How to Calculate The Value of a Business For Sale
Are you a business owner who’s preparing your business for sale? If so, then you’ll most likely need to prove to the buyer that the selling price is fair. Justifying to a potential buyer why the sale price is what it is can help your credibility and ensure a faster sale. If you’re interested in knowing how to calculate the value of a business with intentions of selling, this article will expand your knowledge on business valuations.
Below are three most frequently used approaches when developing a realistic valuation that can be used to justify your sale price.
Income Approach – Earnings Multiple Method
There are several methodologies that could be applicable to a determined case within the income approach. The capitalization of income and discounted cash flows methods are the most common when valuing a business.
EBIT X Multiple
When using the earnings multiple method, you must calculate a measure of adjusted earnings. Most frequently used is EBIT (earnings before interest and tax), which is then adjusted to obtain a measure of “normalized EBIT”, accounting for things such as non-regular expenses and transactions not at market value. The value of the business is then obtained by using the adjusted EBIT number and multiplying it by an applicable variable.
The applicable variable, or multiple, is a representation of the associated risk. Therefore, the lower the risk, the higher the multiple.
Discounted Cash Flow (DCF)
This method focuses on the future performance of your business rather than historical records. Through a DCF method, an estimate of the cash flows of your business is projected and then discounted back into current dollars (or net present value). The rate at which the cash flows are discounted accounts for the time value of money and the level of risk indicated by your business or industry. For example, a medical device manufacturing business is usually considered a higher risk than a grocery store.
The discount rates can be understood as the inverse of the multiples in a capitalization of income method. The higher the risk, the higher the discount rate.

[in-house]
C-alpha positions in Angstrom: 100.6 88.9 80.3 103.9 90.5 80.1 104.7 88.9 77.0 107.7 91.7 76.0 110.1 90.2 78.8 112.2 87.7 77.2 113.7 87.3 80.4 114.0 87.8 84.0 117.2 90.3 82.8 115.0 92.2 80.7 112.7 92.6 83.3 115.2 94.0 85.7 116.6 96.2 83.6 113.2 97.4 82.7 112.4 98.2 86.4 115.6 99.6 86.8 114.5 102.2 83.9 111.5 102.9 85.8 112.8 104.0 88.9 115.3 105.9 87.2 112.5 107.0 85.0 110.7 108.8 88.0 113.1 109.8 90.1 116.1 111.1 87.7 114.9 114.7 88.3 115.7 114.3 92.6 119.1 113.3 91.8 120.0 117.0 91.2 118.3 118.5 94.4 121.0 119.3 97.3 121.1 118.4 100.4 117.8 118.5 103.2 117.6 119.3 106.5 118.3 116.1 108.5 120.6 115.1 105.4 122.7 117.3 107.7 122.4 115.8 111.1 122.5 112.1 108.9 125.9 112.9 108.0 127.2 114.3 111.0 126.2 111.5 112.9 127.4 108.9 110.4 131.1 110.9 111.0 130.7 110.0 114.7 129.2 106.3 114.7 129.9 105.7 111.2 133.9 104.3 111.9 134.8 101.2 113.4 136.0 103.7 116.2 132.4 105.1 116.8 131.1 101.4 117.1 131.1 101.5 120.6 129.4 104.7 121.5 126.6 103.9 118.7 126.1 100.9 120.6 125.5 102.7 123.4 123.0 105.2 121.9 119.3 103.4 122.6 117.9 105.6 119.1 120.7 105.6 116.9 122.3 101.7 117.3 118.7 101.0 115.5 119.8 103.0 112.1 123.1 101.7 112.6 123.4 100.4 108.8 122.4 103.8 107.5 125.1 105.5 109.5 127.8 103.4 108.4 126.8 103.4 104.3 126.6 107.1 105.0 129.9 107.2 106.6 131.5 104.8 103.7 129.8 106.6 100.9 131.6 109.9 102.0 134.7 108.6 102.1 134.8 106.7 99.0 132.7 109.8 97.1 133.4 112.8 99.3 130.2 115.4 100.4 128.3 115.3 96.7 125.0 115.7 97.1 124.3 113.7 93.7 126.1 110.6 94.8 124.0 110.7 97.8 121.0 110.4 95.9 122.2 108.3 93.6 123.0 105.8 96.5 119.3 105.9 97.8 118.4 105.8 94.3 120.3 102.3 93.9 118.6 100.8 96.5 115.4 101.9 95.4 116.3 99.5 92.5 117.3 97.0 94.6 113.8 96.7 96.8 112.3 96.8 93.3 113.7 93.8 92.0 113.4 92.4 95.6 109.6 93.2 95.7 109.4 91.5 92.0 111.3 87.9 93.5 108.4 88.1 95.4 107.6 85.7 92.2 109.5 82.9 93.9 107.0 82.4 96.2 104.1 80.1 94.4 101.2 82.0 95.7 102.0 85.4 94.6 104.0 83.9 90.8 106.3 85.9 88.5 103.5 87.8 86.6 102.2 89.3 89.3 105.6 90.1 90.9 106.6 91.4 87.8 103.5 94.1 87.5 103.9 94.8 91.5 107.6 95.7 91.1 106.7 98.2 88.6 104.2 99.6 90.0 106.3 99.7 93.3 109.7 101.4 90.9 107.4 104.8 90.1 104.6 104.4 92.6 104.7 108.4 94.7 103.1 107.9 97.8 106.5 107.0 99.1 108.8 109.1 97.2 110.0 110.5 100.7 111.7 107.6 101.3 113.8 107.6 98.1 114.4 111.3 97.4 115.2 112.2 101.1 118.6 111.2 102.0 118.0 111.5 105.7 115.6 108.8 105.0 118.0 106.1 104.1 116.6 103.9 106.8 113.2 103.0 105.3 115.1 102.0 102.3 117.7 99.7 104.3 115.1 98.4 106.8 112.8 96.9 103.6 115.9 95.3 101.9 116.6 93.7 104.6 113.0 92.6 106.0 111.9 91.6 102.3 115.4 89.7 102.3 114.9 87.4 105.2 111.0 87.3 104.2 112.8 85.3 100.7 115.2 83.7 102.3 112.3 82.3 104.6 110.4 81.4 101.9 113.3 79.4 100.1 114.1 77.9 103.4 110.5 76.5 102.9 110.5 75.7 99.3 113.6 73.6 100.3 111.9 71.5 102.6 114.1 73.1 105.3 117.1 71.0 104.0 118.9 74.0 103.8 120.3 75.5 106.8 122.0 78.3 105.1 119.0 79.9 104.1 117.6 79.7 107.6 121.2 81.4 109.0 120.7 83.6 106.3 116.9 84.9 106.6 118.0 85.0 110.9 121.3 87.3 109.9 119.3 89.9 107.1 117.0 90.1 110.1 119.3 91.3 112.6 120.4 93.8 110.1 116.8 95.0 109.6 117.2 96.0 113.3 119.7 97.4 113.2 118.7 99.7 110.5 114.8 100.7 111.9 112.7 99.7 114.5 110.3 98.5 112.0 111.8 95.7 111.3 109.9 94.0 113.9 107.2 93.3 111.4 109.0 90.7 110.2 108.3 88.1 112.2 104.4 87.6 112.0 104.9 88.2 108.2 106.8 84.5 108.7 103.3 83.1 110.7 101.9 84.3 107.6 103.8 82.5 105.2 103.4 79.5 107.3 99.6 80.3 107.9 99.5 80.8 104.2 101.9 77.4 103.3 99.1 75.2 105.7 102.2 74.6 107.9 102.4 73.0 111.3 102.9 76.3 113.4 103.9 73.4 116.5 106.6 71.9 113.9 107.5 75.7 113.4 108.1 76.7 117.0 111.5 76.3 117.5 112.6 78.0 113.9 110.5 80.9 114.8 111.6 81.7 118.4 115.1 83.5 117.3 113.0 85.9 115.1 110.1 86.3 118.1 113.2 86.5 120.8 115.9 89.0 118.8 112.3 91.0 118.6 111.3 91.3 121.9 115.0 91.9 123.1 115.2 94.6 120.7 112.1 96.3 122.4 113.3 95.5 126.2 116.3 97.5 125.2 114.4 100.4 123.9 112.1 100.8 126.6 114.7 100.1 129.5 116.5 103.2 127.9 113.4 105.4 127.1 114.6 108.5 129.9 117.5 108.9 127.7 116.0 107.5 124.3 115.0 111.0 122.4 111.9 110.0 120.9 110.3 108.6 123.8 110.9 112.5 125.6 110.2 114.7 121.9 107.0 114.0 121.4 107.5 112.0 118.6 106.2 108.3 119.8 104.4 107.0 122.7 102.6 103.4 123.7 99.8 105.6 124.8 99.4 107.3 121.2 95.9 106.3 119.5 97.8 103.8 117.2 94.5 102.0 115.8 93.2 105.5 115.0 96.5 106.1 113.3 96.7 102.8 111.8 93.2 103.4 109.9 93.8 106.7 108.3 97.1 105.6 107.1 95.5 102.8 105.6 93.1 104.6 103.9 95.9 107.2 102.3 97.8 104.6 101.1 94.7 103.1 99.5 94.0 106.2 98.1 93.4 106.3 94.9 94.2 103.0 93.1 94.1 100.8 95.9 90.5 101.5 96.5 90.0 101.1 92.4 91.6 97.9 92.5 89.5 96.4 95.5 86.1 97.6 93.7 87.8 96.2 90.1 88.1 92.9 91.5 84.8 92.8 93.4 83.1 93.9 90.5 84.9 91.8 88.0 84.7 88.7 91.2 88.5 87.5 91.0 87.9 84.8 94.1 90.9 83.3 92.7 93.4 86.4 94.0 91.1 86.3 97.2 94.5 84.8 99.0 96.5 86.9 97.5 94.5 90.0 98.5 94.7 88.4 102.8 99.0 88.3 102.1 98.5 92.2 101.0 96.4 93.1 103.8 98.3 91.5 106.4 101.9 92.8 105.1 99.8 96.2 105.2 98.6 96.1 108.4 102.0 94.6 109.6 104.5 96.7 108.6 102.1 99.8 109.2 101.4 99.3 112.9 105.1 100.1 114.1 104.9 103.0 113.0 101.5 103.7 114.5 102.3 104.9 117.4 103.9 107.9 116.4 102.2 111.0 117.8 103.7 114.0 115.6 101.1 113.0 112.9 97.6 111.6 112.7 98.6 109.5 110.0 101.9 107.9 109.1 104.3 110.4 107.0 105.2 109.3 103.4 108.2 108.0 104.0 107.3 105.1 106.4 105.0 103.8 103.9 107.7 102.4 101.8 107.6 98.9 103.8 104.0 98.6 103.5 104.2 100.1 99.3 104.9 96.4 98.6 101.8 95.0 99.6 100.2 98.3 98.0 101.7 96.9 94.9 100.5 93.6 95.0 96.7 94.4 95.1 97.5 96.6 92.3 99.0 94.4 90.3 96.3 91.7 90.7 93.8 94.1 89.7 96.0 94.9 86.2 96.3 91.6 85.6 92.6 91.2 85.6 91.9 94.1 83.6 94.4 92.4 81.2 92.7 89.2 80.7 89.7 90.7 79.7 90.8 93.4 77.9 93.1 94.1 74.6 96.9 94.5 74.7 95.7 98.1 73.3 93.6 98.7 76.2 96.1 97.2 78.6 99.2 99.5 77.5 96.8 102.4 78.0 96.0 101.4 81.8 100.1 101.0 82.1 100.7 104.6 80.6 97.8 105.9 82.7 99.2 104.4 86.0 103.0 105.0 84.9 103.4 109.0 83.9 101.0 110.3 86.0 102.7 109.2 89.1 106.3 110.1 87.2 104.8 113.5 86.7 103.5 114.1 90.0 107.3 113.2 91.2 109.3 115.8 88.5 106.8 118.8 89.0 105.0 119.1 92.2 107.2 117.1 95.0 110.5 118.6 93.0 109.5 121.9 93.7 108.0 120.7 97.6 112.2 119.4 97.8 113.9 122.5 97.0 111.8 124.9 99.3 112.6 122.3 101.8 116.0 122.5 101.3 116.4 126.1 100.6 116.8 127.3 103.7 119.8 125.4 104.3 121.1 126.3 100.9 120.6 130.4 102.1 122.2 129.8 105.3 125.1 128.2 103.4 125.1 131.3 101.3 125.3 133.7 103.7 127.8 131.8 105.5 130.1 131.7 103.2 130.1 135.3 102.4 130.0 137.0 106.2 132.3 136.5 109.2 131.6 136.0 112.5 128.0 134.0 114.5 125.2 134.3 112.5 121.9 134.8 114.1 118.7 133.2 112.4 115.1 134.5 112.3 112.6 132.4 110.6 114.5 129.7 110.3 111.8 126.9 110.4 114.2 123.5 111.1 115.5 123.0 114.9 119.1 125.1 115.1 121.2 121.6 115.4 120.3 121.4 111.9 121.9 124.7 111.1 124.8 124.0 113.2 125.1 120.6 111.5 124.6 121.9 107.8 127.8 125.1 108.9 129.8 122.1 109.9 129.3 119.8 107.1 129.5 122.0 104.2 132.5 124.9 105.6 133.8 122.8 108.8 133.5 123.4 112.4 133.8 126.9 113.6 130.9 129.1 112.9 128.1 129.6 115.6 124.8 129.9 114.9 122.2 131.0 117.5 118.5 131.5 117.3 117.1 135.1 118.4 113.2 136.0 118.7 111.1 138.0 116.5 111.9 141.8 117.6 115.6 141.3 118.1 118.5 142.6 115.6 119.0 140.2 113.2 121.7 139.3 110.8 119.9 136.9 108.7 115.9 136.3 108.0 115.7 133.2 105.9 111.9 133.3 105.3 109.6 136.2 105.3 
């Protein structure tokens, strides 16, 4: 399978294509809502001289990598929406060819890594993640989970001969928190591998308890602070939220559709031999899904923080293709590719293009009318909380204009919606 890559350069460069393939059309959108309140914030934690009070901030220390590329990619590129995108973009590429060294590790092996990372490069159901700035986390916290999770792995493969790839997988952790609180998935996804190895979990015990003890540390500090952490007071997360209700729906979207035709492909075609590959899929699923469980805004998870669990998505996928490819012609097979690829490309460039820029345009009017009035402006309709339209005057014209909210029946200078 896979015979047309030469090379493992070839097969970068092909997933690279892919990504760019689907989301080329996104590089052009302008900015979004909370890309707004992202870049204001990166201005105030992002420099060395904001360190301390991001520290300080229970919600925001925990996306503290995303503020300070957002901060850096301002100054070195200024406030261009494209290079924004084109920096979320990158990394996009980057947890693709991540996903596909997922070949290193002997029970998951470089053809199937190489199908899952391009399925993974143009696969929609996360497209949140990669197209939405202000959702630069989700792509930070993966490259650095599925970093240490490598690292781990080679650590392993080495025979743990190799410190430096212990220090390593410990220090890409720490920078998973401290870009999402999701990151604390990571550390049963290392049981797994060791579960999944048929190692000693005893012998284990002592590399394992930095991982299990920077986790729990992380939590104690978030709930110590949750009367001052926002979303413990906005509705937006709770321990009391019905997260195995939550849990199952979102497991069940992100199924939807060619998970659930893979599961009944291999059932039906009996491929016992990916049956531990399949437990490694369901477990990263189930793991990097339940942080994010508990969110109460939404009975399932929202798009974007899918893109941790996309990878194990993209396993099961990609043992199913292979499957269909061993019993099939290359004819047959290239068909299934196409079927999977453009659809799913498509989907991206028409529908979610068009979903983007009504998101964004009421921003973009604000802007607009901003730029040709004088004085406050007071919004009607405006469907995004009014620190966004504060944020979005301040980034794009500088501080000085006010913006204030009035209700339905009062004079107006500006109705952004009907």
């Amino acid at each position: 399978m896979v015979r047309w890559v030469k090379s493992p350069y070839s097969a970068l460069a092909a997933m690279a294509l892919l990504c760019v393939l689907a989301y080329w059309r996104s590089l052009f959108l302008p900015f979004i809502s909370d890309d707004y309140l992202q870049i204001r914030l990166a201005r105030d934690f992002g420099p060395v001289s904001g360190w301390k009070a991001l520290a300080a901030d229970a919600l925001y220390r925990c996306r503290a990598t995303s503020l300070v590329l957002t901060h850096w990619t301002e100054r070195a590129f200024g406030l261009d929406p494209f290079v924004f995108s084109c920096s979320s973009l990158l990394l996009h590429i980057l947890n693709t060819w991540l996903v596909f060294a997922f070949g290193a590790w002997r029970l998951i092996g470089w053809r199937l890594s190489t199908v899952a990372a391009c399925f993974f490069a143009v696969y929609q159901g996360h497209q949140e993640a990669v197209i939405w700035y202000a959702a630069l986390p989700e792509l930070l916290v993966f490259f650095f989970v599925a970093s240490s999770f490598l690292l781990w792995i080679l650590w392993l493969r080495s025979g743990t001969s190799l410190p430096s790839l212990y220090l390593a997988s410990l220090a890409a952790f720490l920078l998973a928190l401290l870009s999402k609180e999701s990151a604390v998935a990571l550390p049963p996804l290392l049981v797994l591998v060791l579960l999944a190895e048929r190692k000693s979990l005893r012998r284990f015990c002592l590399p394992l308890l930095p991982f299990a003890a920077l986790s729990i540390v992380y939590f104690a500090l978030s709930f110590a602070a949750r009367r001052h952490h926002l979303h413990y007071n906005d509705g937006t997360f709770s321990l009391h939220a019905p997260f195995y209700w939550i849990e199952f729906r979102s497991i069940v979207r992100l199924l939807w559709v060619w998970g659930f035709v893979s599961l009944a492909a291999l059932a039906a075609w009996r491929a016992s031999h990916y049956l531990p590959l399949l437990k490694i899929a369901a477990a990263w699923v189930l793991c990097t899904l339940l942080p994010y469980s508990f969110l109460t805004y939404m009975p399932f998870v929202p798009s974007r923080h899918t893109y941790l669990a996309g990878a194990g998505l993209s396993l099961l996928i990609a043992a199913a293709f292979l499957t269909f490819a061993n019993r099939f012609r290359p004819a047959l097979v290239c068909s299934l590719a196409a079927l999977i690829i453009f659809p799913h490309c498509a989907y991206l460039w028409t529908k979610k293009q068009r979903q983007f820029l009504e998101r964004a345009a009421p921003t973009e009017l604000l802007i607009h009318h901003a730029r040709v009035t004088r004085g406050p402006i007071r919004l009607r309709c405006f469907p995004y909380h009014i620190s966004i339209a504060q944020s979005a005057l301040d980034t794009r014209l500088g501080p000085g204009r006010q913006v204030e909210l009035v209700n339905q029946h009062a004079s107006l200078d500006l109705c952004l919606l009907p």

Cost Approach – Asset Valuation Method
Total Assets – Total Liabilities = Net Asset Value
Assets are resources that have economic value. The assets that a business owns include things such as cash, receivables, or plant and equipment. On the other hand, liabilities are obligations such as bank loans or accounts payable. In order to find out the value of your business under a cost approach, there are several steps:
- adjust all assets and liabilities to their market value
- find the sum of all your assets
- find the sum of all your liabilities
- deduct total liabilities from total assets
This number, known as net asset value, is the value of the business.
Market Value Approach
When calculating the value of a business for sale, analyzing recent transactions taking place in the market can provide valuable insight. These transactions could occur in liquid and frequently traded markets (stock market) or in less liquid private markets. Nonetheless, as the time since the last transaction increases, the information becomes less important, especially after substantial changes taking place in their industries. It is very important to find businesses that are very similar across several factors in order for it to be a worthy market comparable. This means finding similar businesses and considering things such as industry, size, location, and other factors specific to the target business.